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Ukrainian Culture

Christmas Traditions

Taras Shevchenko



CHRISTMAS, WHICH TAKES ITS NAME from Christ's Mass, was first celebrated on various dates from about 200 A.D. but was finally set on December 25 by Bishop Liberus of Rome in 354 A.D. The December date, which almost coincides with the winter solstice, became a popular festival of West Europe during the Middle Ages. But as late as the nineteenth century, Christmas celebration was suppressed in Scotland and New England because of some religious differences. All Christian nations have traditions which have become a part of the Christmas season. For example, England has contributed the decorations of holly and mistletoe, carolling and gift giving.The Christmas tree is a medieval German tradition and the immortal carol "Silent Night" also comes from Germany. The United States first made Santa Claus popular in New York, popularized the Christmas card about 1846 and made the major contribution to commercializing Christmas.

When Ukraine under King Volodymyr (St. Vladimir) accepted Christianity from Byzantium in 988 A.D. many pagan traditions
were in existence which were adapted by the Church to the new religion. Some of those traditions have survived a thousand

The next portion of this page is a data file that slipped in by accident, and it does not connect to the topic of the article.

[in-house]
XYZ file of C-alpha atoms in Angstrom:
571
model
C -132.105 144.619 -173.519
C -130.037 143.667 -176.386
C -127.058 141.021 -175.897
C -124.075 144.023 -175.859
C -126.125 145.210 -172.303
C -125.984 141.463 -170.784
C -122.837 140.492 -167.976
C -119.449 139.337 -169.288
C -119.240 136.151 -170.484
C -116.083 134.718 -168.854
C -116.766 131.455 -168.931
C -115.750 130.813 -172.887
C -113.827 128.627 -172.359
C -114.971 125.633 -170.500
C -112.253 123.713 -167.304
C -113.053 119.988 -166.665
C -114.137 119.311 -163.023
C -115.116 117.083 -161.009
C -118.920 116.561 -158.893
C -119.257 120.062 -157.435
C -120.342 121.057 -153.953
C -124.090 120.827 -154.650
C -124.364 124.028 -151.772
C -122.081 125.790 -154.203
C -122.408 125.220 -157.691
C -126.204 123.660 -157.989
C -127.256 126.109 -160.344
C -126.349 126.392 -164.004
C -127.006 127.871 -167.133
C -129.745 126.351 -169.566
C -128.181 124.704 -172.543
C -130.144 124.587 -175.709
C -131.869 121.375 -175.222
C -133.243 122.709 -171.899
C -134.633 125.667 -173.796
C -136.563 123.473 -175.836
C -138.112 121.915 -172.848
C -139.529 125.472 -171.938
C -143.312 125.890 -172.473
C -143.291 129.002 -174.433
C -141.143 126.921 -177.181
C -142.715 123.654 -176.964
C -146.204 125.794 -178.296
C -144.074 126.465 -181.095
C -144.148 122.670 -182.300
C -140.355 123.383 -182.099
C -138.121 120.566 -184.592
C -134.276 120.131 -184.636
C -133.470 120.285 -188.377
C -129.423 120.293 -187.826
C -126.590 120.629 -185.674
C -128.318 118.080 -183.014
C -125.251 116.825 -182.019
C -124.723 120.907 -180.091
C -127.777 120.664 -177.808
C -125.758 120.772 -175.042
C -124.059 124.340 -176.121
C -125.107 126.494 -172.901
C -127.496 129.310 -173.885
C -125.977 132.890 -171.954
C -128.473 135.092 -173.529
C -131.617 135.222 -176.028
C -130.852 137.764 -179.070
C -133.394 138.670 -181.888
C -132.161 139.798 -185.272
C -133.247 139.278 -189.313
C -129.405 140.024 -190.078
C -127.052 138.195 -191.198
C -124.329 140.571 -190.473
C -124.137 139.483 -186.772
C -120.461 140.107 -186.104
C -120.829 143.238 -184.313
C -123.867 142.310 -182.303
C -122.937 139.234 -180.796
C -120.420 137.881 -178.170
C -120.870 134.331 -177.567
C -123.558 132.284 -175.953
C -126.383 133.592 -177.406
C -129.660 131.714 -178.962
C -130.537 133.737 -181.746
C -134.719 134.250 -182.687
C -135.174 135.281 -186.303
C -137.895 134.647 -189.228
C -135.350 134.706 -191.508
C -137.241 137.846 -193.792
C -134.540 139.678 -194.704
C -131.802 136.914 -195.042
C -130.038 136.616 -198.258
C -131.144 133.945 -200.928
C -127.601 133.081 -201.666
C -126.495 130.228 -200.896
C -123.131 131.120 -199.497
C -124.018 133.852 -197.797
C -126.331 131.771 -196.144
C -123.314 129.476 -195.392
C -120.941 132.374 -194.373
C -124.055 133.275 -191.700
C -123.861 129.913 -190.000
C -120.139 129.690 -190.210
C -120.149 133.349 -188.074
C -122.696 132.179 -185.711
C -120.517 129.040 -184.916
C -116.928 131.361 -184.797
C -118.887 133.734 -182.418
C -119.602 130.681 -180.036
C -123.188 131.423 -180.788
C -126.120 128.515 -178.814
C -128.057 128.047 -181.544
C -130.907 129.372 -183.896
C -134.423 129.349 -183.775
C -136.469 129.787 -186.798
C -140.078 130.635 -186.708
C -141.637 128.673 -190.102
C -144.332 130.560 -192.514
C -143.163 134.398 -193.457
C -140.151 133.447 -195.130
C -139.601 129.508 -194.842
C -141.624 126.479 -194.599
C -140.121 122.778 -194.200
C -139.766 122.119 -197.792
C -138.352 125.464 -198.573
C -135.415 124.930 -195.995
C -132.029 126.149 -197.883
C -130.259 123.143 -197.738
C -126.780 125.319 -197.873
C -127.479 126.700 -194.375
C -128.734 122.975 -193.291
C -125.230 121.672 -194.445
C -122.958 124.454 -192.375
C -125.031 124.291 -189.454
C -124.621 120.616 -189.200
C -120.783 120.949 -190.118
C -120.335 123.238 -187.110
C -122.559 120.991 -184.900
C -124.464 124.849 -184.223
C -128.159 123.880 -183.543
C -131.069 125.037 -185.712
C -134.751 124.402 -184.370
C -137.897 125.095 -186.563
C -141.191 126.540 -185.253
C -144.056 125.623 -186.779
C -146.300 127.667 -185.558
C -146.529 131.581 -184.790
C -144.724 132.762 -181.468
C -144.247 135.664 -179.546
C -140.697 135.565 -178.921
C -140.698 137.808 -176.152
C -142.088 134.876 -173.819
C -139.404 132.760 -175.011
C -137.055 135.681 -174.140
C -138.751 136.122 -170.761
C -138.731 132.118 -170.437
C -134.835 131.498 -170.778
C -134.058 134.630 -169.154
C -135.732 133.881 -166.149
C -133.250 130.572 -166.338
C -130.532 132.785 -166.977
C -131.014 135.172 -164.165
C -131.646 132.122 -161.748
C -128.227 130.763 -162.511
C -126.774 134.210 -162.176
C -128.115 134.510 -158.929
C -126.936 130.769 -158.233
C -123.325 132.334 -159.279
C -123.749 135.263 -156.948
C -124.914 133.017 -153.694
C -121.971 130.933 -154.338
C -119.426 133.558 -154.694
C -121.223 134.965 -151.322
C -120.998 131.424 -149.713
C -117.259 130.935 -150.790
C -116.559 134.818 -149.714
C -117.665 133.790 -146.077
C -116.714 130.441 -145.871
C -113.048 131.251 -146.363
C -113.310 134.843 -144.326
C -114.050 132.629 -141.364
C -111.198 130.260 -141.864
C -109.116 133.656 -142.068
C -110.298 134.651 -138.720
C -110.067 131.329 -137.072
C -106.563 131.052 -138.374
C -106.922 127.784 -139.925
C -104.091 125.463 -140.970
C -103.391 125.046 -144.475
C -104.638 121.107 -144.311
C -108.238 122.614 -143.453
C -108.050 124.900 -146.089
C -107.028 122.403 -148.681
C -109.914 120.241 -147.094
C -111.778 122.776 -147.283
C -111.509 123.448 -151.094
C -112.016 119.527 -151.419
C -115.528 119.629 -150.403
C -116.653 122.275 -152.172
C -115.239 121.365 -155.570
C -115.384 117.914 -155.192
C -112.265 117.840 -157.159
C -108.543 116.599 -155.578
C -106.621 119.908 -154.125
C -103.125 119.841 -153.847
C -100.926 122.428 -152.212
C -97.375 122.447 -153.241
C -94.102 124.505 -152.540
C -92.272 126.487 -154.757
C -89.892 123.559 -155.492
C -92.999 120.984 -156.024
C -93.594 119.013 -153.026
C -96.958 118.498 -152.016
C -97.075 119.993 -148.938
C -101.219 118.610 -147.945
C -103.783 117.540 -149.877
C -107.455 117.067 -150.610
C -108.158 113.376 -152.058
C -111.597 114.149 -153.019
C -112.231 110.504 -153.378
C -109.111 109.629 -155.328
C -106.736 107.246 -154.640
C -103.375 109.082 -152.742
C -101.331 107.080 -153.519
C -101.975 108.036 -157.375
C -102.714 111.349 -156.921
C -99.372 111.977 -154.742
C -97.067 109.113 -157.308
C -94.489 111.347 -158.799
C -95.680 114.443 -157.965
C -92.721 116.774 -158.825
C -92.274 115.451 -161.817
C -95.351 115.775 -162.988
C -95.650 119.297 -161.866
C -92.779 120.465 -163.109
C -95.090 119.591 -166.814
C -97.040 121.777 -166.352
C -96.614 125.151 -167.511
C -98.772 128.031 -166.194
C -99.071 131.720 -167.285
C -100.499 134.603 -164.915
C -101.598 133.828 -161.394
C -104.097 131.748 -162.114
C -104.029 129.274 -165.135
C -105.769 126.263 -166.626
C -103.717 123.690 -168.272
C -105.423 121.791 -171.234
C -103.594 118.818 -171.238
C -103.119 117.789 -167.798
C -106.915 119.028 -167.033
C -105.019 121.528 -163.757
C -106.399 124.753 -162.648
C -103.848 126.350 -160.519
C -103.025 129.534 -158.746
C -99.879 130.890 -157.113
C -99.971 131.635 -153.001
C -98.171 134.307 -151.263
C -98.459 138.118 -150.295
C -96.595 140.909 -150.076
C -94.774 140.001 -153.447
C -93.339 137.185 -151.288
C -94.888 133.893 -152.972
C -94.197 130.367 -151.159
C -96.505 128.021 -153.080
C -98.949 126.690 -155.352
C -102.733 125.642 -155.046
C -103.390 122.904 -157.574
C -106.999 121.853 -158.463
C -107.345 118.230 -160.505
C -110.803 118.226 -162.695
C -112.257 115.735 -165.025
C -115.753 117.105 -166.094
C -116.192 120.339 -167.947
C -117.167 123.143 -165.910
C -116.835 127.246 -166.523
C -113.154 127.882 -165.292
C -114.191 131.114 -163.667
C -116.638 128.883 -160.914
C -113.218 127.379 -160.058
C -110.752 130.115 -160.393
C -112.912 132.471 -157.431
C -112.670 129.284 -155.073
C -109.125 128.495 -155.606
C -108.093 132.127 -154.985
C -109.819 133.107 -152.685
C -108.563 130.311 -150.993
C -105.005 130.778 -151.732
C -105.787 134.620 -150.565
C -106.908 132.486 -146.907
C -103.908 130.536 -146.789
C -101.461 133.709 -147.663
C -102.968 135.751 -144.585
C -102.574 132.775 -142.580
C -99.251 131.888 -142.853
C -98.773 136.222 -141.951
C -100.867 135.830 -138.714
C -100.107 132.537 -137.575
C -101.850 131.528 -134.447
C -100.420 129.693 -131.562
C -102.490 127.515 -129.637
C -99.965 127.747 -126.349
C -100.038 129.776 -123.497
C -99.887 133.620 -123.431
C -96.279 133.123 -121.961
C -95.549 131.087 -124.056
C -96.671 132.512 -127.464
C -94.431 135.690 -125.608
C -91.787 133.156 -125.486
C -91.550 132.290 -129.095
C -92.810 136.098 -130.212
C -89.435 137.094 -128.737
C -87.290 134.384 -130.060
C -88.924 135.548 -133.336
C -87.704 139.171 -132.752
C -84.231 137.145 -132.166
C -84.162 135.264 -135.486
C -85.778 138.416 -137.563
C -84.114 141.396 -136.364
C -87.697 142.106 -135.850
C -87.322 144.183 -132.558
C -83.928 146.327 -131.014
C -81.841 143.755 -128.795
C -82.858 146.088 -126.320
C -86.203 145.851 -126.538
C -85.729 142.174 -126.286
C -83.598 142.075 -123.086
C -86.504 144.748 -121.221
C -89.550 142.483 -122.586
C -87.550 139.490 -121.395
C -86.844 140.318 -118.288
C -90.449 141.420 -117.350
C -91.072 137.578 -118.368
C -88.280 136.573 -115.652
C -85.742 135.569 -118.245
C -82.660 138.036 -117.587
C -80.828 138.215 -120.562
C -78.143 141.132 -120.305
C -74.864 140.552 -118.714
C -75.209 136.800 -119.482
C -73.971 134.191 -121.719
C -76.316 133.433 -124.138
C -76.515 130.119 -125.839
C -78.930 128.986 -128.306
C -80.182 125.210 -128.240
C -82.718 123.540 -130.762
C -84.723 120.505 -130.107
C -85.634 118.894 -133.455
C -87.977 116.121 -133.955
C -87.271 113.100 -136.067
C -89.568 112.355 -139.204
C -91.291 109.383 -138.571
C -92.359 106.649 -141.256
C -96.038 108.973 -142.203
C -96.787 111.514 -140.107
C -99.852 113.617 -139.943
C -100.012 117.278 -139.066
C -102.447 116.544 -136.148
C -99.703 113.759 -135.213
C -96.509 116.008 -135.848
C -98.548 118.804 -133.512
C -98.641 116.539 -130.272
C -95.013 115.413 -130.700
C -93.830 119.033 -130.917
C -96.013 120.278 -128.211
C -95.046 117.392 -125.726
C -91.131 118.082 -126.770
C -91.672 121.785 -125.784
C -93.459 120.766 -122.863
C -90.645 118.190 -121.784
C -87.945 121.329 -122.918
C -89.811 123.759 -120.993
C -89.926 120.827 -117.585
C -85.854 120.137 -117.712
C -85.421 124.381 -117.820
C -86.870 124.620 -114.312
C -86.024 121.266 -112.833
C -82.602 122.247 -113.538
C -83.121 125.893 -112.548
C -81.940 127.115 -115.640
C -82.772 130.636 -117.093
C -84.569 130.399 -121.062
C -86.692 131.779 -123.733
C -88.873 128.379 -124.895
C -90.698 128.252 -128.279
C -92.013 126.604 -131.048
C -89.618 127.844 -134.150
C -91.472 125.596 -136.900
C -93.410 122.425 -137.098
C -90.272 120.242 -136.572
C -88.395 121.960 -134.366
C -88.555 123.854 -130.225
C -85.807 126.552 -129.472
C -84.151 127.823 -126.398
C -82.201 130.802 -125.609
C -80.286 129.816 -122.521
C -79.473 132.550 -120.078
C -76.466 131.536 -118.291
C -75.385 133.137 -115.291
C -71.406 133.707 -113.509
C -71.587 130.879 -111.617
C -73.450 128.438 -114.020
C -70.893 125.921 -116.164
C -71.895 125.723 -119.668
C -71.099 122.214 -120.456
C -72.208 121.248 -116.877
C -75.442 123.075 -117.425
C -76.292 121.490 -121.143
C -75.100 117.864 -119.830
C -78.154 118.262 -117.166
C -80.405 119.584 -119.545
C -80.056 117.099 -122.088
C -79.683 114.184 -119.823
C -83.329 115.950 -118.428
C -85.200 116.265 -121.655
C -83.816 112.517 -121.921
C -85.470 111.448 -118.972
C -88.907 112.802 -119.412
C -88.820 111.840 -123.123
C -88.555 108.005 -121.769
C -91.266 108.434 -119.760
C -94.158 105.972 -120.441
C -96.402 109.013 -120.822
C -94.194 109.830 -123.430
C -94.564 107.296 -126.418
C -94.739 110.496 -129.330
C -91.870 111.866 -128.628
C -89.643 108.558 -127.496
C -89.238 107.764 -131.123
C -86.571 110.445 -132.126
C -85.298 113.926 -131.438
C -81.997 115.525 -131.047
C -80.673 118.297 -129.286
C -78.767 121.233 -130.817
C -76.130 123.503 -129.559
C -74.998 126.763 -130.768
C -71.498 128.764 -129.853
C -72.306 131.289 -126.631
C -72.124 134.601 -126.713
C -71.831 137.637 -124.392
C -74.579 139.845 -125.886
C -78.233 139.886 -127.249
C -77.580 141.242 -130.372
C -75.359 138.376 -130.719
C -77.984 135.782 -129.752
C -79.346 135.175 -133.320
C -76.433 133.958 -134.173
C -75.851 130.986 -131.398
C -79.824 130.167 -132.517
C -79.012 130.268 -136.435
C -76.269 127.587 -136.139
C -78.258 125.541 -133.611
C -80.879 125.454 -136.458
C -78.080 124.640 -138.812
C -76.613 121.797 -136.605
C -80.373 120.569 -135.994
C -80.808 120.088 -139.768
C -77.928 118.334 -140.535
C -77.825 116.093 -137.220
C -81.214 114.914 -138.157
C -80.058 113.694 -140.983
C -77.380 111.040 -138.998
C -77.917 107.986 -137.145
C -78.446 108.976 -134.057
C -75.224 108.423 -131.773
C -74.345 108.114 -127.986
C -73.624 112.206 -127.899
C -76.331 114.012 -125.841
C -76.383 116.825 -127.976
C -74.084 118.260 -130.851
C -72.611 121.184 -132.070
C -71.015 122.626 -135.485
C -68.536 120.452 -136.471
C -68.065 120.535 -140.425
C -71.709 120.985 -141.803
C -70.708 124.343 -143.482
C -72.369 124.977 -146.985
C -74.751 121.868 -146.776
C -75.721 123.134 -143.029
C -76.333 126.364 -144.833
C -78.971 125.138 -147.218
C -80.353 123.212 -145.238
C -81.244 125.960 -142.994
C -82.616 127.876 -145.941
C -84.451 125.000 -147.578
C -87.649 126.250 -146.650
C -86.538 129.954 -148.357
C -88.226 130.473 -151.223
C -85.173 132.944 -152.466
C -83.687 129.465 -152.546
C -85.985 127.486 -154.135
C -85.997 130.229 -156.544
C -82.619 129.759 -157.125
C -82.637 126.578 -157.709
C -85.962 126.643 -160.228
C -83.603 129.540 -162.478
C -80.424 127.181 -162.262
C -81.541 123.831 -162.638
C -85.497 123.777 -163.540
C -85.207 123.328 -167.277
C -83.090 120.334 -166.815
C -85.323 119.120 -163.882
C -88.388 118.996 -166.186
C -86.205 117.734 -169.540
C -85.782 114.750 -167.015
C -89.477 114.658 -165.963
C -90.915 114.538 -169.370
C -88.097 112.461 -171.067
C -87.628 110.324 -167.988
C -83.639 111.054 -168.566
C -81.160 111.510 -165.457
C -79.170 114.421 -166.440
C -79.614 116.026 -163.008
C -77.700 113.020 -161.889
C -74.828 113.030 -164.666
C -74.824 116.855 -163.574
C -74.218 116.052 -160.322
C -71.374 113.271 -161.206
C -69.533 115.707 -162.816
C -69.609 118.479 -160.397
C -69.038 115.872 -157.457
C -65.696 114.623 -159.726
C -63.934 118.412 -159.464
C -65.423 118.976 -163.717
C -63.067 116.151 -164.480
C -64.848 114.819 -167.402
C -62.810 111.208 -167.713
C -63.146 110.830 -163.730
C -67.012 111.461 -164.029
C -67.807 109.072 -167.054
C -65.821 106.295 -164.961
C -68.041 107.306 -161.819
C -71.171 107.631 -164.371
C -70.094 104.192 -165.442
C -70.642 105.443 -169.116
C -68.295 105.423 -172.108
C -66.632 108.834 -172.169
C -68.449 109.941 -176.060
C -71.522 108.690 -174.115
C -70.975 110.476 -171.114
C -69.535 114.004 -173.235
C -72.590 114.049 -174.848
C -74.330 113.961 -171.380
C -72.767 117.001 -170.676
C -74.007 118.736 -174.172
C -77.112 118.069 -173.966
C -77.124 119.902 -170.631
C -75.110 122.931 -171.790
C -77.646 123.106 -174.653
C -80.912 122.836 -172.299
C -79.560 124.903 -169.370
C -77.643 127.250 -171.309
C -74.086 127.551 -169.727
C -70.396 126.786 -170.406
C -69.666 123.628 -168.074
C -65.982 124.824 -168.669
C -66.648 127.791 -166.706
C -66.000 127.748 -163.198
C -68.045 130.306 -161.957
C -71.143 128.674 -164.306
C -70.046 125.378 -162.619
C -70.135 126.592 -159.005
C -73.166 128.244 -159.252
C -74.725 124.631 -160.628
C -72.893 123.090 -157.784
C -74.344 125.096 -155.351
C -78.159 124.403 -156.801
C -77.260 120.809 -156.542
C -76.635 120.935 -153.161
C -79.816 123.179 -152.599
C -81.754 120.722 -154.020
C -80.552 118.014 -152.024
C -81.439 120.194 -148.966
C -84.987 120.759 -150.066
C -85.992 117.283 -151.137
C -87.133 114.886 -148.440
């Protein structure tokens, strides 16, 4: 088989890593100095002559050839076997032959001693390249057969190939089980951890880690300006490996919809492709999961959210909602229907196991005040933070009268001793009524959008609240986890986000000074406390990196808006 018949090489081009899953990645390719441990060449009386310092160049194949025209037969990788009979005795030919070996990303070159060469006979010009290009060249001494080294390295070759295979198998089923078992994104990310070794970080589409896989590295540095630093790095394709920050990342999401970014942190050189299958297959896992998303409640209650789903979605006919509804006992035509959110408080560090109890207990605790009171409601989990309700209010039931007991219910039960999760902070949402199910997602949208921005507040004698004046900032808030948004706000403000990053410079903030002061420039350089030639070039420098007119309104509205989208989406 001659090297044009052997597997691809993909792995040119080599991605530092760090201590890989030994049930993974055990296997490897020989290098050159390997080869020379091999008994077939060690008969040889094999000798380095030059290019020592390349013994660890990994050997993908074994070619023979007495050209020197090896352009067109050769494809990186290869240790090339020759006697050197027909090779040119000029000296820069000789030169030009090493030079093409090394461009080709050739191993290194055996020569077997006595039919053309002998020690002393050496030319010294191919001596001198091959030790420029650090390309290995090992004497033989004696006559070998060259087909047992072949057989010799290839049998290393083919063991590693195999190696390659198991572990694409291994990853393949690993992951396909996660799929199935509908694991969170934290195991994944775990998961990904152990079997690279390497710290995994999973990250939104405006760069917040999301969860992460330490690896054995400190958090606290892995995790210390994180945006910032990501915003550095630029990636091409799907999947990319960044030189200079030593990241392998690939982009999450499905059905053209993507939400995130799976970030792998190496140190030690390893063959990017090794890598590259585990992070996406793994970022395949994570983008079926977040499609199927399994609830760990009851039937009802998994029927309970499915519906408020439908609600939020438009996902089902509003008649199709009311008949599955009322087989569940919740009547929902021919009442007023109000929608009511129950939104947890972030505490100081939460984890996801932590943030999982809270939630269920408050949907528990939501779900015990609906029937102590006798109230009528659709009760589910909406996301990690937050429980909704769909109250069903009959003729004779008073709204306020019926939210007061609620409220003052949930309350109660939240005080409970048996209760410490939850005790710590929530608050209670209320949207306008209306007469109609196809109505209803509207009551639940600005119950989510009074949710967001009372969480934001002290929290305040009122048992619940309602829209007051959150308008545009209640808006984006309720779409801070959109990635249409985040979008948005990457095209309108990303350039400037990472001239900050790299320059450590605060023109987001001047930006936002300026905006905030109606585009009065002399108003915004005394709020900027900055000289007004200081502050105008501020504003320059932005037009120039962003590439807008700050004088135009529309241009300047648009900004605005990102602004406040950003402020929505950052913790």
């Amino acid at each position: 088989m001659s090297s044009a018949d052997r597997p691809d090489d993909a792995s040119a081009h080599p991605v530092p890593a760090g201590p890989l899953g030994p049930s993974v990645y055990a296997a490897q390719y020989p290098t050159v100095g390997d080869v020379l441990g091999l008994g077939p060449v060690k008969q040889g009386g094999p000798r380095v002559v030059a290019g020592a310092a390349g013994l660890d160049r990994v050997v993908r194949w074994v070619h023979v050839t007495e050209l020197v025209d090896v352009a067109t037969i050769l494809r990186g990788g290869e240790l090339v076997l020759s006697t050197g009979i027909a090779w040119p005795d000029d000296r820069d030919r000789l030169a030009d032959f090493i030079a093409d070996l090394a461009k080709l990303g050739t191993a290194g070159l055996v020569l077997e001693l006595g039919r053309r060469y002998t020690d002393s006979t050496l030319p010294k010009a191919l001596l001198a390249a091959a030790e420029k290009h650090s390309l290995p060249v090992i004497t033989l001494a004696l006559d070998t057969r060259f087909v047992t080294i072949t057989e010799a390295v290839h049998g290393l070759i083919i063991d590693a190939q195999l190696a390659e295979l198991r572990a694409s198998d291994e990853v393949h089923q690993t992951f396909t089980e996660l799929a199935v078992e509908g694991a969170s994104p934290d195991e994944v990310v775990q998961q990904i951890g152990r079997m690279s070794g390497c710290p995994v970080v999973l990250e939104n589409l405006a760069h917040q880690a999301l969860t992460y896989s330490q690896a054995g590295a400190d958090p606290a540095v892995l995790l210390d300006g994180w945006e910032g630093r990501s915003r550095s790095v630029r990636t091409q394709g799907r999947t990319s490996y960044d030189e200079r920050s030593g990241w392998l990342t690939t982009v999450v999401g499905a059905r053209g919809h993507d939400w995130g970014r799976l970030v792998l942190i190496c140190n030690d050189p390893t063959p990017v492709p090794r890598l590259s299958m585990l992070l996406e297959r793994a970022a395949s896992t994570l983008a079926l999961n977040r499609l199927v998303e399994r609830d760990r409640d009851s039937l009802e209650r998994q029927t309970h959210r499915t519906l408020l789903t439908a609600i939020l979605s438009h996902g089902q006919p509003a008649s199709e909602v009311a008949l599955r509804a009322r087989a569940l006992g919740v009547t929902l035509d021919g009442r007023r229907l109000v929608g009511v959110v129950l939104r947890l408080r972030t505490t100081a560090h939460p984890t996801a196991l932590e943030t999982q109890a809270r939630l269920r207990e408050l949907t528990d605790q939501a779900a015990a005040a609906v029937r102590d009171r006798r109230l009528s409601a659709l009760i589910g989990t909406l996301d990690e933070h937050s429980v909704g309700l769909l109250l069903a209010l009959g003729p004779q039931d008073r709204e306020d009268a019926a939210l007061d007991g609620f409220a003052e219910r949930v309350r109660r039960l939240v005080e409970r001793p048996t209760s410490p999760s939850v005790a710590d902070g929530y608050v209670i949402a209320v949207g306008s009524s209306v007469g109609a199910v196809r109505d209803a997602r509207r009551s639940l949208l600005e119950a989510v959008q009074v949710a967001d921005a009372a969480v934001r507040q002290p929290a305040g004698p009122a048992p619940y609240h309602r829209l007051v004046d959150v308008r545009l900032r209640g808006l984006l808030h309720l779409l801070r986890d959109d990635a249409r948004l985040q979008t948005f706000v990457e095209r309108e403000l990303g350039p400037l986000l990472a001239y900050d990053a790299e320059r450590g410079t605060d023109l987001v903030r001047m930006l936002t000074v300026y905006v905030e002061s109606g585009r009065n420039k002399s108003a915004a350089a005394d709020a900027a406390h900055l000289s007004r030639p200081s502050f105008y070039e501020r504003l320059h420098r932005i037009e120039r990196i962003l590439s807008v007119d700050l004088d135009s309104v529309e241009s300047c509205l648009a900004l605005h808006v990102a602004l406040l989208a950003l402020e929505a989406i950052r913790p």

years and now form a part of today s Christmas celebrations.

SVJATA VECHERYA OR "HOLY SUPPER" is the central tradition of the beautiful Christmas Eve celebrations inUkrainian homes. The dinner table sometimes has a few wisps of hay on the embroidered table cloth as a reminder of the manger in Bethlehem. Many Canadian and American families wear their Ukrainian embroidered shirts on this occasion.

AT THE END OF THE SVJATA VECHERYA the family often sings Kolyadky, Ukrainian Christmas Carols. In many communities the old Ukrainian tradition of carolling is carried on by groups of young people and members of organizations and churches calling at homes and collecting donations.

WHY DO UKRAINIANS CELEBRATE Christmas on January 7th rather than December 25th? Many people wonder why
the Ukrainian date is thirteen days later and only a few people are aware that it is related to a change from the calendar which
was in use two thousand years ago.

Tradition plays a great part in the lives of people of Ukrainian origin and it is for this reason that they have continued to
celebrate Christmas on the old date that would have been observed by all Christians.

The Roman calendar that had been in use since the eighth century B.C. originally started the year on March 1 and had 10 months as the names of the months themselves indicate, September (7), October (8), November (9) and December (10). Eventually two months were added, Januarius and Februarius, and the year was started on January. However, it was only 355 days long so it had over ten days error and the seasons and the calendar over the years continued to lose their correct relationship.

Taras Shevchenko: Ukrainian Writer